“The Fish Fall in Love” - Ali Rafie (2006)

Sometimes a significant aspect of a narrative, besides the telling of events in the "present", is the slow disclosure of the backstory.  A stranger or long-absent colleague shows up in a community, and there is something about that person’s background that represents a puzzle that must be disclosed – both to us and to some of the members of that community.  This is the driving force behind The Fish Fall in Love (aka When Fish Fall in Love, Mahiha Ashegh Mishavand, 2006).  In fact the puzzlement around the film’s backstory is pushed to an extreme that perhaps represents the film’s weakness as well as its fascination.

Because the backstory is so much the focus in The Fish Fall in Love, and the viewer spends much of his or her time trying to unravel it in order to uncover the motivations of the main character, it can also help to be mindful of the backstory behind the film’s creator, the distinguished Iranian playwright and stage director, Ali Rafie.  Rafie originally studied sociology and theater in France, graduating from the Sorbonne with a PhD in 1974.  When he returned to Iran he was soon jailed because of his criticisms of state censorship, but he eventually went on to establish himself as both a practitioner and academic, – achieving distinction as a stage director, stage designer, costume designer, and playwright.  Finally at the age of sixty-eight, he undertook his first venture into filmmaking with The Fish Fall in Love.


In this story, the most significant actions occur outside of the events depicted.  Either they took place before the film started – the backstory I have been telling you about.  Or they take place offscreen.  Or perhaps more significantly, they take place after the last frame has been shown.  The plot concerns a middle-aged man, Aziz, who returns to his hometown after a long absence and wishes to settle some affairs.  We want to know why he was absent and what he plans to do now that he’s back.  The fate of several people in the story will depend on what he chooses to do.  Although there are numerous scenes involving a number of related characters, the focalization is centered around three main figures:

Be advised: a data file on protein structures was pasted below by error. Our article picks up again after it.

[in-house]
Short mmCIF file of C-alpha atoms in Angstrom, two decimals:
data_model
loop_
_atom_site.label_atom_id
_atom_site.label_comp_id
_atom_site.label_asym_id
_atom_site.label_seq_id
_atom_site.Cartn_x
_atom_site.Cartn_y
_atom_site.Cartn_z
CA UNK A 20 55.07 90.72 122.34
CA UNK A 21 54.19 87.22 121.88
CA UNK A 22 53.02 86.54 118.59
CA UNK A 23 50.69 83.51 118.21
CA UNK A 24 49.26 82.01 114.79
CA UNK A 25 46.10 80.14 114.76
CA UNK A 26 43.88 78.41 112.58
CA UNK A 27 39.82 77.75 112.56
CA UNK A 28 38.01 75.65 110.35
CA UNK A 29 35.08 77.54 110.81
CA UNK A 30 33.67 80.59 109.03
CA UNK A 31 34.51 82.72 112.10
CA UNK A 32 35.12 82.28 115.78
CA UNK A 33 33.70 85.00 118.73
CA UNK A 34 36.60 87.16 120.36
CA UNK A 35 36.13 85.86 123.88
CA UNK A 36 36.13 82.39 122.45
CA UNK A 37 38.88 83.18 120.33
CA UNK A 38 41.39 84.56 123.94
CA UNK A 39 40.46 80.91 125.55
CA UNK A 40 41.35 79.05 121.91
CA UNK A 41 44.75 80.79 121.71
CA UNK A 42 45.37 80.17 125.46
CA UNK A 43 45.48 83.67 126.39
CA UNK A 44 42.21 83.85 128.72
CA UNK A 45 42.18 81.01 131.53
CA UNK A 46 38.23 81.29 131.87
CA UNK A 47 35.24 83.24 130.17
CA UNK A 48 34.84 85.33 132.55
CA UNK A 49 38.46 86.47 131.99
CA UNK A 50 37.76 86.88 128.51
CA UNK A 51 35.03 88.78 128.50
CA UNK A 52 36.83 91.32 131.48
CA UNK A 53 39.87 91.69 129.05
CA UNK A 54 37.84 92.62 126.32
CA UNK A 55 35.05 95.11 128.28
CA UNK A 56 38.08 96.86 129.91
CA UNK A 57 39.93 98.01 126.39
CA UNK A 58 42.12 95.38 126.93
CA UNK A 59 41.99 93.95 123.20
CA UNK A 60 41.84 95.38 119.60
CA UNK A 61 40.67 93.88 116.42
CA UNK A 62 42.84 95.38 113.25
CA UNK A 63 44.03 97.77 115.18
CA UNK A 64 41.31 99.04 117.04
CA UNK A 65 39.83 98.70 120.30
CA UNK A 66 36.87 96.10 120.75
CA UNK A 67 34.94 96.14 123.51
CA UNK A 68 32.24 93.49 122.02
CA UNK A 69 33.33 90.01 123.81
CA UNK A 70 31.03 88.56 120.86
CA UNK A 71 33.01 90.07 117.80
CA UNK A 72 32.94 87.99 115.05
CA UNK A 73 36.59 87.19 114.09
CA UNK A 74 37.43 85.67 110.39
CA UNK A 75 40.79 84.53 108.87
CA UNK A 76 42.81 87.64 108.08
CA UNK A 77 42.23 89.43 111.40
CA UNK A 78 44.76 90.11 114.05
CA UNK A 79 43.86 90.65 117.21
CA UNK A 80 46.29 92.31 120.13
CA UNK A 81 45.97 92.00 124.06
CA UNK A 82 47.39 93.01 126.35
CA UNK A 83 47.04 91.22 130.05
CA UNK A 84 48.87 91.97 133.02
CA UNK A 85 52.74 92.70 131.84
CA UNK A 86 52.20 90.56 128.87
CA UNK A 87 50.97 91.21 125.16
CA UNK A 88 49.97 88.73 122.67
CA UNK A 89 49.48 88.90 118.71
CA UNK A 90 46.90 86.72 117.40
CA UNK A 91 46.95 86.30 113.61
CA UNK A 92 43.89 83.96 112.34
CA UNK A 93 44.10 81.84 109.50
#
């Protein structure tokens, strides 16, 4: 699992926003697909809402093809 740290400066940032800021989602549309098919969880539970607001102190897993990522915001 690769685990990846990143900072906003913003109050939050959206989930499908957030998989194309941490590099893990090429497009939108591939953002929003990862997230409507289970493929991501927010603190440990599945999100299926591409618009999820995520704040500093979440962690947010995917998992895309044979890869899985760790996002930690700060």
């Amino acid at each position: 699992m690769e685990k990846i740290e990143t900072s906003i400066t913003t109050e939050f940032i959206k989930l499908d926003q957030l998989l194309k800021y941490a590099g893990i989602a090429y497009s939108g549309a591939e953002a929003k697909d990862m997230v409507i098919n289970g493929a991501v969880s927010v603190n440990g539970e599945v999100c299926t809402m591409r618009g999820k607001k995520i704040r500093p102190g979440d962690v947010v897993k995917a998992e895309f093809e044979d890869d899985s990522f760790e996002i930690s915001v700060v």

• Aziz (played by Reza Kianan), who is returning to his hometown after twenty-two years
  • Atieh (Roya Nonahali), the former girlfriend of Aziz
  • Touka (Golshifteh Farahani), who is Atieh’s daughter
With the many little scenes, the story meanders along, offering slivers of information that one might piece together in order to guess what Aziz is up to.  But I partition these scenes into four main sections.
1.  Prologue
Aziz is traveling in a hired car from Tehran to an Iranian port town on the Caspian sea.  At a roadside café along the way, Aziz chats with a young man, Reza, who is traveling in the same car.  Reza's job at a local fish farm qualifies him to be an expert on fish.  So Aziz asks him the difference between farmed fish and fish caught in the wild, and Reza explains that farmed fish are flabby and tasteless, because of their confinement.  On the other hand, wild fish are more adventurous and fearlessly swim upstream in order to spawn – hence they are sometimes called “lovers”.  This will be a metaphor for the entire film, because Aziz, who has spent time in prison, is inhibited and suffers from self-doubt – he is not a wild fish.
A little later on up the road to the Caspian, their car is stopped at a police checkpoint, and Reza is arrested and handcuffed, for some undisclosed charge.

2.  Aziz arrives in the seapor
t
When Aziz arrives in town, he visits a restaurant run by a woman who silently recognizes him through a small window.  It is Aziz’s former fiancé, Atieh.  Although it takes awhile, we eventually learn that this restaurant is actually a house that belongs to Aziz’s family, and he has returned to this town to reclaim it.  Atieh, along with her daughter, her sister, and an adopted lady friend, has been using this building to host her restaurant for the past ten or so years.  Now they are all terrified that Aziz is going to reclaim his old home and leave the women destitute and without a home or a place for their business.